Rufina lived in Smyrna, in western Asia Minor, around the same time period as Babatha. We know of her and her accomplishments from an impressive physical artifact, an engraved marble slab that she commissioned to mark a burial place for her household staff. It was written in Greek letters and threatens fines enforced by both the local Jewish and non-Jewish community for use of the site to bury anyone other than the members of her household. Rufina is not named in association with any male members of her family, and we do not know if she married or had children. The inscription explicitly identifies her as a Jewess, with the title “Head of the Synagogue.” The title is found on other ancient inscriptions as well and there are also other titles that are known from similar sources that may be compared to it: Patron, Elder, and Mother of the Synagogue. The meaning of these titles is disputed by historians, and none of them are found in rabbinic literature. They do not conform with any other known Jewish tradition of women being directly involved in public ritual matters. However, these titles clearly convey a sense of honor granted to these women, even though we do not know if this honor is derived from family connection, financial contribution, or a respect for wisdom, gained through experience or more formal methods of study. While there are still many unknowns about Rufina and other women like her, we can see from her example that ancient Jewish women were capable of controlling their finances and having a position of respect in the community, potentially even in the realm of the synagogue.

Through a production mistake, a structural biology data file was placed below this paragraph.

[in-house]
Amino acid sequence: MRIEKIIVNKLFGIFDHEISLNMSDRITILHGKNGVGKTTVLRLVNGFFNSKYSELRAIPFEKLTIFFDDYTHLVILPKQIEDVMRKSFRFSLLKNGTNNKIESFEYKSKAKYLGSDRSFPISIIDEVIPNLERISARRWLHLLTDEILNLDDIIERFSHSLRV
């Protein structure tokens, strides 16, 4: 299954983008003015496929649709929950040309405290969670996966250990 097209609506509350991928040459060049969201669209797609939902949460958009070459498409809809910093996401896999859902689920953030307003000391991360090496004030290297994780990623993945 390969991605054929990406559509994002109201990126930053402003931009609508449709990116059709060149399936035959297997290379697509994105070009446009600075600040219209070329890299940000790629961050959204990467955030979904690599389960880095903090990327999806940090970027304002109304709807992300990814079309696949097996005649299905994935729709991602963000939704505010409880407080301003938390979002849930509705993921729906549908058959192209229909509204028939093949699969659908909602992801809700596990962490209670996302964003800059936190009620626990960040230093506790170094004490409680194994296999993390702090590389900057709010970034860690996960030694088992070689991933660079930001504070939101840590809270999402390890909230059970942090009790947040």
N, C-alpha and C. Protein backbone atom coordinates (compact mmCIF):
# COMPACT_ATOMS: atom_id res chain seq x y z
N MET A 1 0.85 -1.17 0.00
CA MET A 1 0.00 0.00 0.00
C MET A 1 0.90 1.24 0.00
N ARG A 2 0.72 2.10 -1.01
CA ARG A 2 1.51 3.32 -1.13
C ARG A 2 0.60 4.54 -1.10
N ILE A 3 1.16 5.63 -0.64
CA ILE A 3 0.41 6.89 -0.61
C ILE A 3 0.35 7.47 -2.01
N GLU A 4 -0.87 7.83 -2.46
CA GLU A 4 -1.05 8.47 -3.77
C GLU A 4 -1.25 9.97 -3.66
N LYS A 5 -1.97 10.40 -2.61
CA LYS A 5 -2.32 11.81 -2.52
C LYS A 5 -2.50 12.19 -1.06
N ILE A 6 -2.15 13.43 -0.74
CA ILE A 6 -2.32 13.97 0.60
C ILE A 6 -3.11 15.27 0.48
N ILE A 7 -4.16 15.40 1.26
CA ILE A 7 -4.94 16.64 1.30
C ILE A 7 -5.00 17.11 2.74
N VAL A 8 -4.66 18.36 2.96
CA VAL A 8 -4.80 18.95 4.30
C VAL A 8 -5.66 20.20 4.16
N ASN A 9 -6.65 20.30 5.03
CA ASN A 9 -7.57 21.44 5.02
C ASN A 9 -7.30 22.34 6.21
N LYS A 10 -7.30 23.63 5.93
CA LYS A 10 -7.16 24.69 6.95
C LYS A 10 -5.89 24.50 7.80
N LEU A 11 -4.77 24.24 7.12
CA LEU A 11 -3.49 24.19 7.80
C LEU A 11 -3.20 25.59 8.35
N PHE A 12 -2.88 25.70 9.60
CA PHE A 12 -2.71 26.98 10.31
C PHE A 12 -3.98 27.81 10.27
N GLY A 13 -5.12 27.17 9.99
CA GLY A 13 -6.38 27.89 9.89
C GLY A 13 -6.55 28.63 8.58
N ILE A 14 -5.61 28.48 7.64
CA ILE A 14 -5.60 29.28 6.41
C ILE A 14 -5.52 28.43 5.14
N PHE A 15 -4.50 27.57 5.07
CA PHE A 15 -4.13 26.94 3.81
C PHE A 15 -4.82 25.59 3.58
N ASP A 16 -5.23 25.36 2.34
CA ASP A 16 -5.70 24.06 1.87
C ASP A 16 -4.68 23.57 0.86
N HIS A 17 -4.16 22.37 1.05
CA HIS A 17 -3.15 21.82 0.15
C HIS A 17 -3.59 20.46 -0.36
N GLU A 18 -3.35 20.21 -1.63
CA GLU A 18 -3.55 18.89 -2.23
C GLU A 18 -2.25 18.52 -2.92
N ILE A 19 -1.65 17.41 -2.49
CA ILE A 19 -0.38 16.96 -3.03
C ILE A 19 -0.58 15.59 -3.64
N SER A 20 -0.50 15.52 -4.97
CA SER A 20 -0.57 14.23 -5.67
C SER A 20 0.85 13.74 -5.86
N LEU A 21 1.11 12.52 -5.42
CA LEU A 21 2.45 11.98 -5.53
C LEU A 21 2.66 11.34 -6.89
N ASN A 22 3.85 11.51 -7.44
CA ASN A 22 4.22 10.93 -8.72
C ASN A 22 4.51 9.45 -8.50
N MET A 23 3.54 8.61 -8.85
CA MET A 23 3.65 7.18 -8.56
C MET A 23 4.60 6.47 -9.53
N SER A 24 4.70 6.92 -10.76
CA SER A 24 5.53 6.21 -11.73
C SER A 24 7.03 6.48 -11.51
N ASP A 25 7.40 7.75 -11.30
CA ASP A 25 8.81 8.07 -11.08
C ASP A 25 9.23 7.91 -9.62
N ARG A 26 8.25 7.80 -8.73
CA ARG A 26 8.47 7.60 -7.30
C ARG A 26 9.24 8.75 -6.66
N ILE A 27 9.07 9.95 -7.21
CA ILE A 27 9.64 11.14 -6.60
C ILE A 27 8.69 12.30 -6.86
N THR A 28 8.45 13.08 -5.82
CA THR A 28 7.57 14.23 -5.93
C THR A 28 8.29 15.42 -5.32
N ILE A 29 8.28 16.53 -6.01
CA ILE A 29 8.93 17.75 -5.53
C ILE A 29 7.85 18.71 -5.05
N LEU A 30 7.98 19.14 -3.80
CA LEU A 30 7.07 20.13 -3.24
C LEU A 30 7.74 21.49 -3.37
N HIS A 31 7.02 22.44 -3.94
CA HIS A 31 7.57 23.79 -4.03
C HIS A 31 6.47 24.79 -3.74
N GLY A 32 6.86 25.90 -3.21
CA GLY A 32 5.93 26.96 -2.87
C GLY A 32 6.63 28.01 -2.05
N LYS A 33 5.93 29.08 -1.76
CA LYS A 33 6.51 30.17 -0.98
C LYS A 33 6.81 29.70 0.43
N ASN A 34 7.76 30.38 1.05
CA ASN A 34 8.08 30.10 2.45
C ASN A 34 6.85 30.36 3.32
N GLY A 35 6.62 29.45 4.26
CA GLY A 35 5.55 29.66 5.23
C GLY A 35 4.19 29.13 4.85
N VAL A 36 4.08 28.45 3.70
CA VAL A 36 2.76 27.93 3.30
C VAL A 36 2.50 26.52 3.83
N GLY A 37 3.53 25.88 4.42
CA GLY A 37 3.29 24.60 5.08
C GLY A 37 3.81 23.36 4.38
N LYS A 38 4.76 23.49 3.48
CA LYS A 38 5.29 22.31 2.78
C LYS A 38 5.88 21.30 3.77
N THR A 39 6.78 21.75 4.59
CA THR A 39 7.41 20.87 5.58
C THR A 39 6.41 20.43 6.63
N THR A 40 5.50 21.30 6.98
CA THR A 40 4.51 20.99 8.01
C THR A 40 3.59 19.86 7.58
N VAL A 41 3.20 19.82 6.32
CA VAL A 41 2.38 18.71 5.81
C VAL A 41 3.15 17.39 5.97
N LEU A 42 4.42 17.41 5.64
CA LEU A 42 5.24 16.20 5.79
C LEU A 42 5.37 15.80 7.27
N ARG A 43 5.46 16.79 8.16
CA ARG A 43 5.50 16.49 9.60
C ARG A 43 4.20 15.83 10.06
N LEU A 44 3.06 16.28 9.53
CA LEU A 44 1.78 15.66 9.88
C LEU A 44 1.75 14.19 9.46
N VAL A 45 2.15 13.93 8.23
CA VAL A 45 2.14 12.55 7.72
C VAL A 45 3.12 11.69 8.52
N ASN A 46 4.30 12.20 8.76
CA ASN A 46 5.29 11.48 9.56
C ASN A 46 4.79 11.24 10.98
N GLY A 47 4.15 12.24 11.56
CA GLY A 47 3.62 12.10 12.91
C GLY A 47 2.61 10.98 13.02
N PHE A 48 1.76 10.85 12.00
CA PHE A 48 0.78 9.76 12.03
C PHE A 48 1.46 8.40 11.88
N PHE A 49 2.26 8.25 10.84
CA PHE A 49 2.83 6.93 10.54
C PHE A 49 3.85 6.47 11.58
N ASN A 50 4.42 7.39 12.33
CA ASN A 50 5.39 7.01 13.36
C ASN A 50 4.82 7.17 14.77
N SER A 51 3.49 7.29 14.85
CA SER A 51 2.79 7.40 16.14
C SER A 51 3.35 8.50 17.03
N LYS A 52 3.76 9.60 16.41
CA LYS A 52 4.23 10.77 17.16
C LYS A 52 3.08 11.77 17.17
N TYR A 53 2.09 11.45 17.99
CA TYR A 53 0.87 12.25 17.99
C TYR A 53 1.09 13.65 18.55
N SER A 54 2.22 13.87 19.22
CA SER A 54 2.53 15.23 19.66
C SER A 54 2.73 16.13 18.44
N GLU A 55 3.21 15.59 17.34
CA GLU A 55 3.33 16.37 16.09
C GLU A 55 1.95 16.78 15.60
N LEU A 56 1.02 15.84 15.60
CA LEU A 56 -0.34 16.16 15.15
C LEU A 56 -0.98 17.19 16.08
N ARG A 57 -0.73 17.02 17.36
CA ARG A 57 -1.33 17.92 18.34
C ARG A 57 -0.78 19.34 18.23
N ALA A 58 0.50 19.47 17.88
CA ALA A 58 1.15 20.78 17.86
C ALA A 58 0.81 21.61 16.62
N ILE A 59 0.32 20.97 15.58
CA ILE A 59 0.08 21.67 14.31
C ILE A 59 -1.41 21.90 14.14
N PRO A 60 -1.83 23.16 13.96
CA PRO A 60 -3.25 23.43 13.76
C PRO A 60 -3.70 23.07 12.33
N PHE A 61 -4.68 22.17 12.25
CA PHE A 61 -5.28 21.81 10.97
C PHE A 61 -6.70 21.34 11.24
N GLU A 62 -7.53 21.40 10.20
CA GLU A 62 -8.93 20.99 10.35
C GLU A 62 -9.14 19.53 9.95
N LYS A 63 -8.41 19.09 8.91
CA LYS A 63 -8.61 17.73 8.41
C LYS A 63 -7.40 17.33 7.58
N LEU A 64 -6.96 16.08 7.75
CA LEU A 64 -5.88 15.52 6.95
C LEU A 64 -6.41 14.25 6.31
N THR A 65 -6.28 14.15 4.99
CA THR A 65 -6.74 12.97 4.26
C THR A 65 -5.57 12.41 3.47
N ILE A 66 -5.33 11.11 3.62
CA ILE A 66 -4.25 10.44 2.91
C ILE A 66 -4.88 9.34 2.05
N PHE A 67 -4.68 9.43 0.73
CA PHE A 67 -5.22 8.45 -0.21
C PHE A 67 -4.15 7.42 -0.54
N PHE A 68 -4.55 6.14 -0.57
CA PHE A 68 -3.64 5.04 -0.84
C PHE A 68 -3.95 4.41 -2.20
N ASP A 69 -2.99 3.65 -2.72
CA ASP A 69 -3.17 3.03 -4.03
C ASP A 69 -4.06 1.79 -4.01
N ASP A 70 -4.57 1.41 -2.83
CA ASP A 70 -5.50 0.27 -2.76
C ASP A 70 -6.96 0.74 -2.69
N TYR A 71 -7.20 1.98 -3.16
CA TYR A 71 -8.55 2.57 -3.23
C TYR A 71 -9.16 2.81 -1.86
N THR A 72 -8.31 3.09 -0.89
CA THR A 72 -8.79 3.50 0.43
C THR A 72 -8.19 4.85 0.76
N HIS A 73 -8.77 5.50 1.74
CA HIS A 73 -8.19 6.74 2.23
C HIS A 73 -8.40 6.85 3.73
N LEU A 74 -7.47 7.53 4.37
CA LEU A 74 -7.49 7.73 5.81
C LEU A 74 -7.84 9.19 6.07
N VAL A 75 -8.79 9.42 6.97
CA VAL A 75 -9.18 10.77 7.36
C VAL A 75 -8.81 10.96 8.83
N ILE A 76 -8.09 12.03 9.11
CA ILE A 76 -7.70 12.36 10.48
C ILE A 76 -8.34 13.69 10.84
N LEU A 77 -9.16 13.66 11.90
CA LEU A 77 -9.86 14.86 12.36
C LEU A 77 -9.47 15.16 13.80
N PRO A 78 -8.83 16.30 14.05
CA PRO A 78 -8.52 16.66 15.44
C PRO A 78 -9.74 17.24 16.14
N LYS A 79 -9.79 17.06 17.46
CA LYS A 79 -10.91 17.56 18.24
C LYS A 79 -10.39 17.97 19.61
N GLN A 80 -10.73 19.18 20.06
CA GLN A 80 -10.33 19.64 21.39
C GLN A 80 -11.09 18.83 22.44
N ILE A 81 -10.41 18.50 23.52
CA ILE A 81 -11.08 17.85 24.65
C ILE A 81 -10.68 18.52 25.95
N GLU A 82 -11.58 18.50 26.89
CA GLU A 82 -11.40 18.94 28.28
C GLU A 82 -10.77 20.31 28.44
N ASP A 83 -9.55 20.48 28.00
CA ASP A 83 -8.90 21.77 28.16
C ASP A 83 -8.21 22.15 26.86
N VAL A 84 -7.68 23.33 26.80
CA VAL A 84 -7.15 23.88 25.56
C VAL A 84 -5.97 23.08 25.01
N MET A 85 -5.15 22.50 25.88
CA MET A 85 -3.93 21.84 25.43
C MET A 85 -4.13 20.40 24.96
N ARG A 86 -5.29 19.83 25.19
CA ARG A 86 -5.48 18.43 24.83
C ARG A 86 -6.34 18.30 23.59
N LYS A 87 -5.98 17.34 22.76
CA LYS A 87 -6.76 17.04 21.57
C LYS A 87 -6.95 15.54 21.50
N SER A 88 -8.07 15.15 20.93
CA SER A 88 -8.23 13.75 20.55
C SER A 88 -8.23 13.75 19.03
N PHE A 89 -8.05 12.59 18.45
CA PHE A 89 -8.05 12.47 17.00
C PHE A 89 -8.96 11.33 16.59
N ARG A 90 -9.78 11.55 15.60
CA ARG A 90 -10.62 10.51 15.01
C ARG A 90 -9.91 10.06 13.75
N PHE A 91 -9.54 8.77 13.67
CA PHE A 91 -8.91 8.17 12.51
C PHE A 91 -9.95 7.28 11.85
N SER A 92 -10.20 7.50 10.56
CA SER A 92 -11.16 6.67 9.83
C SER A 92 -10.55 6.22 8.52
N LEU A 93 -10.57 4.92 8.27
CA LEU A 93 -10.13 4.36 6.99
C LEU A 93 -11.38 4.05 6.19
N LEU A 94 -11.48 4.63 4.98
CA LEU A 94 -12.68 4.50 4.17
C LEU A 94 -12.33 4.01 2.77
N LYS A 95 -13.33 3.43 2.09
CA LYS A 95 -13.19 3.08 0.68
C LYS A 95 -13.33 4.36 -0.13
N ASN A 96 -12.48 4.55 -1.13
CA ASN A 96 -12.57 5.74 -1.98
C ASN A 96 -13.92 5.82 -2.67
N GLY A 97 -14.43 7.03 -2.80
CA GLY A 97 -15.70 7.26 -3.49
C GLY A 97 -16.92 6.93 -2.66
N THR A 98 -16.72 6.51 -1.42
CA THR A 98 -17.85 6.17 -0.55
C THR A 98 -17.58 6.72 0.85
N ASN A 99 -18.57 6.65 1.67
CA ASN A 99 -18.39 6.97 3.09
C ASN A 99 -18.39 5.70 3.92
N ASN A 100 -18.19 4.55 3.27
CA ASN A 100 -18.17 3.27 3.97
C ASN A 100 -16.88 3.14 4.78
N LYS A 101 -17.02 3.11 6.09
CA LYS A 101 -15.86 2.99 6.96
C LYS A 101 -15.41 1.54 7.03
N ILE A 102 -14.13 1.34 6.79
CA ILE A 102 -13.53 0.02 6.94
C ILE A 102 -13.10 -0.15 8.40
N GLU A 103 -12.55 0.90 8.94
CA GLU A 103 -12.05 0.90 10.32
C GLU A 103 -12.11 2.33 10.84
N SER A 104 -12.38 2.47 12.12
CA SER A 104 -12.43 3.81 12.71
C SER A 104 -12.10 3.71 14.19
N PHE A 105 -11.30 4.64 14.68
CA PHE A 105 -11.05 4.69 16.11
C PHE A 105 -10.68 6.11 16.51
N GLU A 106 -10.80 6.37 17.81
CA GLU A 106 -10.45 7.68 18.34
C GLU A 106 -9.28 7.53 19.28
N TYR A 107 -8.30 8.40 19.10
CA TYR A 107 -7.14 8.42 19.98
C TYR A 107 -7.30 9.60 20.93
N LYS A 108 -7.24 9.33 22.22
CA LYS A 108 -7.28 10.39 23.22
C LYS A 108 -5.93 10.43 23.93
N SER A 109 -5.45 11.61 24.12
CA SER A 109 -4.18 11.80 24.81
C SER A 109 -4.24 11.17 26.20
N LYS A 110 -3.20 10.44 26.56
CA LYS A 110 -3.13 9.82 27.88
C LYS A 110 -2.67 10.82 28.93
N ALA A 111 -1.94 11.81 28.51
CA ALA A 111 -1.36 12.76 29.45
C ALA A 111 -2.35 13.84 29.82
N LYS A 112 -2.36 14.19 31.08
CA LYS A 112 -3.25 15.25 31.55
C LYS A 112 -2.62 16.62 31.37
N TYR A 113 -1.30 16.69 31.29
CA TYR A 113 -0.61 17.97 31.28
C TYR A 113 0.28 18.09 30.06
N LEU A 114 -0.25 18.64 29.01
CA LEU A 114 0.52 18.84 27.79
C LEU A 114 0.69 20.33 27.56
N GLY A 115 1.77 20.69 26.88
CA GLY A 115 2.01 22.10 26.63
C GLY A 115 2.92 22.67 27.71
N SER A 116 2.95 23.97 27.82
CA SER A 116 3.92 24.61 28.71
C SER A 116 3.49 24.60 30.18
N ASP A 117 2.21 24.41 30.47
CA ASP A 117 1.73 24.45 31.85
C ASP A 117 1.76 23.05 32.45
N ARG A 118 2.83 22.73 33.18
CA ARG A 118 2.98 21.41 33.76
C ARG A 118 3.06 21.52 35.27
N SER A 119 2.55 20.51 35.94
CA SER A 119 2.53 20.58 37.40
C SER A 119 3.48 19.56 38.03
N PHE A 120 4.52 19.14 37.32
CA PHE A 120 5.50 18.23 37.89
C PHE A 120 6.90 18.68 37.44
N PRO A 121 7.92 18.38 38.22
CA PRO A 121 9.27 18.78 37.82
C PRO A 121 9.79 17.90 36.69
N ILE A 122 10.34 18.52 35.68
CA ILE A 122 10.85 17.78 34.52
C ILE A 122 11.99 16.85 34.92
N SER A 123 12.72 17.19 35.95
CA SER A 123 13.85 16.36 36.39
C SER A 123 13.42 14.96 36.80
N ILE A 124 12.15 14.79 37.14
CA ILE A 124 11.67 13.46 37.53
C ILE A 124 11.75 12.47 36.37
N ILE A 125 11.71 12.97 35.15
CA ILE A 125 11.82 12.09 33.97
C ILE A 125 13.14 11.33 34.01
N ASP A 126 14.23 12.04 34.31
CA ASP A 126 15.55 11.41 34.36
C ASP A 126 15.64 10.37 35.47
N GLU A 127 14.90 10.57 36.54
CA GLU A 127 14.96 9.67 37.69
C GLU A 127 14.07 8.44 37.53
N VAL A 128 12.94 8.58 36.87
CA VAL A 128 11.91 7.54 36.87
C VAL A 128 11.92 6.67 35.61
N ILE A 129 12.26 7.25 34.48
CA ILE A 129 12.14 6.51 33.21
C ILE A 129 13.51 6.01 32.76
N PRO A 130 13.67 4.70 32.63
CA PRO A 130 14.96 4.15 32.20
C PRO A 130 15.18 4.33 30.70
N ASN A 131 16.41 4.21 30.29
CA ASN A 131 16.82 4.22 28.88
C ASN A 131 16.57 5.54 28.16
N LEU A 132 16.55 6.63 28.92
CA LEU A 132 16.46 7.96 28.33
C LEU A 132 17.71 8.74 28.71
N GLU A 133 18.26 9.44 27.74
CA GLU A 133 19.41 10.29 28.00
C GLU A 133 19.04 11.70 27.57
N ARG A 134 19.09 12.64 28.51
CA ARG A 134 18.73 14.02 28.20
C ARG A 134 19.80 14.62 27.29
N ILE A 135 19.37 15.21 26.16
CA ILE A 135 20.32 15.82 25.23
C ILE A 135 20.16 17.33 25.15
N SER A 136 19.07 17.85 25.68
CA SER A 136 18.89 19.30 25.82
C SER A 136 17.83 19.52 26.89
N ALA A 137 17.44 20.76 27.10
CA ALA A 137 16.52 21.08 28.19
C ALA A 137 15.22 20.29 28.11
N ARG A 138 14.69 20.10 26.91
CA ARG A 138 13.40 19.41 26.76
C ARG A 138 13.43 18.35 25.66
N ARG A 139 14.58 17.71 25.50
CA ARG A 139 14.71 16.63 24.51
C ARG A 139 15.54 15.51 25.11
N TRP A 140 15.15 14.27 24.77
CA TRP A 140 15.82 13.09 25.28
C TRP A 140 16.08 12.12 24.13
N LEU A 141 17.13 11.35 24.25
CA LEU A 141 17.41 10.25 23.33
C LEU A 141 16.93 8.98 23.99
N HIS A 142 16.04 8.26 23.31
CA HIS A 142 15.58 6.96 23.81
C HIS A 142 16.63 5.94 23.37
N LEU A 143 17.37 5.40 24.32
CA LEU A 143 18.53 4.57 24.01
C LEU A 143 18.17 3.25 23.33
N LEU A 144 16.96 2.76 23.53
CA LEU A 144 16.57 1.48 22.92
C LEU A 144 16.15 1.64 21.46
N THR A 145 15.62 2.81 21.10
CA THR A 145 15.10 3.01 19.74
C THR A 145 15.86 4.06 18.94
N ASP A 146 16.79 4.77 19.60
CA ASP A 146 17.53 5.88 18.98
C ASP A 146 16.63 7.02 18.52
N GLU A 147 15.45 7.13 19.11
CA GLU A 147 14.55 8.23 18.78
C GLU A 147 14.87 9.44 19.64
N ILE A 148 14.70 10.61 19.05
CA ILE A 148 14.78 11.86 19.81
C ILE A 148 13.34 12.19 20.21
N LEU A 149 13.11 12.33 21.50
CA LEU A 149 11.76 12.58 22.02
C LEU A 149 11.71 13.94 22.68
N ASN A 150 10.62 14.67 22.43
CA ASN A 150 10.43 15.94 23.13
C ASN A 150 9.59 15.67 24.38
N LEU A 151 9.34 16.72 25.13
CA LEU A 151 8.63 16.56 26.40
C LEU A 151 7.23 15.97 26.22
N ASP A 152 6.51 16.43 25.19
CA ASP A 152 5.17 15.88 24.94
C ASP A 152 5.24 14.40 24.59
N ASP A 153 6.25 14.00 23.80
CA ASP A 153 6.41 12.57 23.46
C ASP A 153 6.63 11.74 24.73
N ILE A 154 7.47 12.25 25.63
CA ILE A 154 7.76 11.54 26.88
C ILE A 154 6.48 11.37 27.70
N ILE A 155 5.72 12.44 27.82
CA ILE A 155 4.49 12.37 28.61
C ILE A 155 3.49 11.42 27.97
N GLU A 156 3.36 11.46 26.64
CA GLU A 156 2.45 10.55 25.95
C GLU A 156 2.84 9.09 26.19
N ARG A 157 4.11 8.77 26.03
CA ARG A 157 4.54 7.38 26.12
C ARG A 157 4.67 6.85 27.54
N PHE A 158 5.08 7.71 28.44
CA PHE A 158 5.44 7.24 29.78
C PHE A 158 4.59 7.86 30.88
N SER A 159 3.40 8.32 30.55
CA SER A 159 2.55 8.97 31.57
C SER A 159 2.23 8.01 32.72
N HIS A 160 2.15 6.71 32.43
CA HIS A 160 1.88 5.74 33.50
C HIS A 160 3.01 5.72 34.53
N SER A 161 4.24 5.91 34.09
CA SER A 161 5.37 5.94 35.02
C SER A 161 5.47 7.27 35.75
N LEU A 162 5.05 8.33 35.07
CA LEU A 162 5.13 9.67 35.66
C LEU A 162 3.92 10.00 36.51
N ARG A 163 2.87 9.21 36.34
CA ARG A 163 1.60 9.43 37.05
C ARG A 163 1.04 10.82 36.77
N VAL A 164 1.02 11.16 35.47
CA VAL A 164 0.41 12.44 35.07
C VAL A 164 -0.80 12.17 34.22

Learning about women like Mibtahiah, Babatha, and Rufina can serve as a reminder to our students that everyone counts. These women (and others) are worthy of notice, of study, and can teach us a great deal about our past. We should be teaching that people (even women), who are not considered “famous” in most Jewish History classes, lived lives of responsibility, resilience, importance, success, and failure. These are ideas to which our students—even the ones who claim not to like Jewish History—can relate. We can demonstrate that ancient relics, and our ancestors that they illuminate, are important, and can teach us about our past and perhaps even ourselves.

Anna Urowitz-Freudenstein received her Ph.D. (Midrash) and her M.A. (Ancient Judaism) from the Jewish Theological Seminary. Dr. Urowitz-Freudenstein teaches at TanenbaumCHAT, where her students know her as Dr. U-F, and she is Head of the Department of Jewish Thought. One of the courses she teaches and developed is “Gender and Judaism”.